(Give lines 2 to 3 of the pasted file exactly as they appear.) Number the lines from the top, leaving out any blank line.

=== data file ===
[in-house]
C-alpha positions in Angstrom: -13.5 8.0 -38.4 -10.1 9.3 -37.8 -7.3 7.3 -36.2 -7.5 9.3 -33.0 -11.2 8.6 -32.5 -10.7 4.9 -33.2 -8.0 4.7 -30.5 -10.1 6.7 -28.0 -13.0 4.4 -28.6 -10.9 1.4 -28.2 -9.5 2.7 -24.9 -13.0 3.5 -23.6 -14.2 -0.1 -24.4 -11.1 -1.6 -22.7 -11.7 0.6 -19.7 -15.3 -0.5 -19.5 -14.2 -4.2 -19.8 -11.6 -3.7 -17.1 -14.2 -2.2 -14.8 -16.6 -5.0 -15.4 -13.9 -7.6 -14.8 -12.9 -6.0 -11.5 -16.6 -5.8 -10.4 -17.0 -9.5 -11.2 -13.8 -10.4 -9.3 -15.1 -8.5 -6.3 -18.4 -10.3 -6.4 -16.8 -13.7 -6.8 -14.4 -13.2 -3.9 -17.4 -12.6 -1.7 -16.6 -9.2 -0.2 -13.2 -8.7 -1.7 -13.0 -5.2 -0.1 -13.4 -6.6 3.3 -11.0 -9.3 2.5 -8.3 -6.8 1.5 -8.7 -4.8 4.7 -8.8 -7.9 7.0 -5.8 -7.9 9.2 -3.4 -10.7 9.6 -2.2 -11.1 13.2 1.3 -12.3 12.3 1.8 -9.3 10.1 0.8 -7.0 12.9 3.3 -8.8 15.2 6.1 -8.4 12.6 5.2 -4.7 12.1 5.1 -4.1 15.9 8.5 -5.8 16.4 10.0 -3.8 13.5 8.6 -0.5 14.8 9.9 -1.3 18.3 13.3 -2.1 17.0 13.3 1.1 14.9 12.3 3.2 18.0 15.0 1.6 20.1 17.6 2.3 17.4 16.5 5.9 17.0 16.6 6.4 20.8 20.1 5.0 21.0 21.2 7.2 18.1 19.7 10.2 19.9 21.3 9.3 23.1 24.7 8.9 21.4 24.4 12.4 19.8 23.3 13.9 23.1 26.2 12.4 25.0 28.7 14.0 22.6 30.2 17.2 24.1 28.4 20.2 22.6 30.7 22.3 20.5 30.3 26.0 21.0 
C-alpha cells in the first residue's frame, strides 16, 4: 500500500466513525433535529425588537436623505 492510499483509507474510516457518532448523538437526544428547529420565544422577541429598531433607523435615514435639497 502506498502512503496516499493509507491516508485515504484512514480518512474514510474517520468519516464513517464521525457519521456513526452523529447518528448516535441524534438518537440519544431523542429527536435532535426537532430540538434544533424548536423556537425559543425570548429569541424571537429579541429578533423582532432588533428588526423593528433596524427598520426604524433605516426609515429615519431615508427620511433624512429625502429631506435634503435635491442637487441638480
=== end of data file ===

C-alpha positions in Angstrom: -13.5 8.0 -38.4 -10.1 9.3 -37.8 -7.3 7.3 -36.2 -7.5 9.3 -33.0 -11.2 8.6 -32.5 -10.7 4.9 -33.2 -8.0 4.7 -30.5 -10.1 6.7 -28.0 -13.0 4.4 -28.6 -10.9 1.4 -28.2 -9.5 2.7 -24.9 -13.0 3.5 -23.6 -14.2 -0.1 -24.4 -11.1 -1.6 -22.7 -11.7 0.6 -19.7 -15.3 -0.5 -19.5 -14.2 -4.2 -19.8 -11.6 -3.7 -17.1 -14.2 -2.2 -14.8 -16.6 -5.0 -15.4 -13.9 -7.6 -14.8 -12.9 -6.0 -11.5 -16.6 -5.8 -10.4 -17.0 -9.5 -11.2 -13.8 -10.4 -9.3 -15.1 -8.5 -6.3 -18.4 -10.3 -6.4 -16.8 -13.7 -6.8 -14.4 -13.2 -3.9 -17.4 -12.6 -1.7 -16.6 -9.2 -0.2 -13.2 -8.7 -1.7 -13.0 -5.2 -0.1 -13.4 -6.6 3.3 -11.0 -9.3 2.5 -8.3 -6.8 1.5 -8.7 -4.8 4.7 -8.8 -7.9 7.0 -5.8 -7.9 9.2 -3.4 -10.7 9.6 -2.2 -11.1 13.2 1.3 -12.3 12.3 1.8 -9.3 10.1 0.8 -7.0 12.9 3.3 -8.8 15.2 6.1 -8.4 12.6 5.2 -4.7 12.1 5.1 -4.1 15.9 8.5 -5.8 16.4 10.0 -3.8 13.5 8.6 -0.5 14.8 9.9 -1.3 18.3 13.3 -2.1 17.0 13.3 1.1 14.9 12.3 3.2 18.0 15.0 1.6 20.1 17.6 2.3 17.4 16.5 5.9 17.0 16.6 6.4 20.8 20.1 5.0 21.0 21.2 7.2 18.1 19.7 10.2 19.9 21.3 9.3 23.1 24.7 8.9 21.4 24.4 12.4 19.8 23.3 13.9 23.1 26.2 12.4 25.0 28.7 14.0 22.6 30.2 17.2 24.1 28.4 20.2 22.6 30.7 22.3 20.5 30.3 26.0 21.0 
C-alpha cells in the first residue's frame, strides 16, 4: 500500500466513525433535529425588537436623505 492510499483509507474510516457518532448523538437526544428547529420565544422577541429598531433607523435615514435639497 502506498502512503496516499493509507491516508485515504484512514480518512474514510474517520468519516464513517464521525457519521456513526452523529447518528448516535441524534438518537440519544431523542429527536435532535426537532430540538434544533424548536423556537425559543425570548429569541424571537429579541429578533423582532432588533428588526423593528433596524427598520426604524433605516426609515429615519431615508427620511433624512429625502429631506435634503435635491442637487441638480